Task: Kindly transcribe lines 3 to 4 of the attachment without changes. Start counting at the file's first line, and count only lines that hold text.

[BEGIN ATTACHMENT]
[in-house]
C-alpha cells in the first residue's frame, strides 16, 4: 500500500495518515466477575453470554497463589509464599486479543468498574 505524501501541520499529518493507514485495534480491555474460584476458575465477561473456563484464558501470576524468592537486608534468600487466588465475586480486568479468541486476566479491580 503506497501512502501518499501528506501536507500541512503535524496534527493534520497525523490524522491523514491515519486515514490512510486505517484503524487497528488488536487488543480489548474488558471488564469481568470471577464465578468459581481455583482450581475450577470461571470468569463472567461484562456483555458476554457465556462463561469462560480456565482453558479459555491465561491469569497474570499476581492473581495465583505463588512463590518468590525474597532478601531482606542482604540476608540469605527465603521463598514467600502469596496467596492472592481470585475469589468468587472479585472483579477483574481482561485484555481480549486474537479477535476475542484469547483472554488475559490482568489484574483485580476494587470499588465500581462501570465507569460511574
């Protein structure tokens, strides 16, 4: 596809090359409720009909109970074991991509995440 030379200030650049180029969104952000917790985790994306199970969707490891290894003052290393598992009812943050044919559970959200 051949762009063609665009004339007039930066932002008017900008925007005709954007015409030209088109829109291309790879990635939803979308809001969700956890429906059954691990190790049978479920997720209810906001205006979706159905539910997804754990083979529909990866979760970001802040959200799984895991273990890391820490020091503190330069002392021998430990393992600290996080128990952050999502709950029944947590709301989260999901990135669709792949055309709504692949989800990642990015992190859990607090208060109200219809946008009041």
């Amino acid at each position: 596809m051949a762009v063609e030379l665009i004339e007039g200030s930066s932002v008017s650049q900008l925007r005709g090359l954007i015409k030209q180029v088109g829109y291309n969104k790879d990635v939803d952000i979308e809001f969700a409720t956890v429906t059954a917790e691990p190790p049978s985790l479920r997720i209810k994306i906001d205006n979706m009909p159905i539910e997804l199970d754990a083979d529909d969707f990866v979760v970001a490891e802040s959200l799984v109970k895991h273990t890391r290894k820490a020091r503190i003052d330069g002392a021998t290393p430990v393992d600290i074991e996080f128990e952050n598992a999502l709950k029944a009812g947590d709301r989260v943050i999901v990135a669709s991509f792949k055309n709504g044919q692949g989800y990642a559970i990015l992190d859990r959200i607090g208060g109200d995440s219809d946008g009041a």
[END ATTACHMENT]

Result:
């Protein structure tokens, strides 16, 4: 596809090359409720009909109970074991991509995440 030379200030650049180029969104952000917790985790994306199970969707490891290894003052290393598992009812943050044919559970959200 051949762009063609665009004339007039930066932002008017900008925007005709954007015409030209088109829109291309790879990635939803979308809001969700956890429906059954691990190790049978479920997720209810906001205006979706159905539910997804754990083979529909990866979760970001802040959200799984895991273990890391820490020091503190330069002392021998430990393992600290996080128990952050999502709950029944947590709301989260999901990135669709792949055309709504692949989800990642990015992190859990607090208060109200219809946008009041």
């Amino acid at each position: 596809m051949a762009v063609e030379l665009i004339e007039g200030s930066s932002v008017s650049q900008l925007r005709g090359l954007i015409k030209q180029v088109g829109y291309n969104k790879d990635v939803d952000i979308e809001f969700a409720t956890v429906t059954a917790e691990p190790p049978s985790l479920r997720i209810k994306i906001d205006n979706m009909p159905i539910e997804l199970d754990a083979d529909d969707f990866v979760v970001a490891e802040s959200l799984v109970k895991h273990t890391r290894k820490a020091r503190i003052d330069g002392a021998t290393p430990v393992d600290i074991e996080f128990e952050n598992a999502l709950k029944a009812g947590d709301r989260v943050i999901v990135a669709s991509f792949k055309n709504g044919q692949g989800y990642a559970i990015l992190d859990r959200i607090g208060g109200d995440s219809d946008g009041a």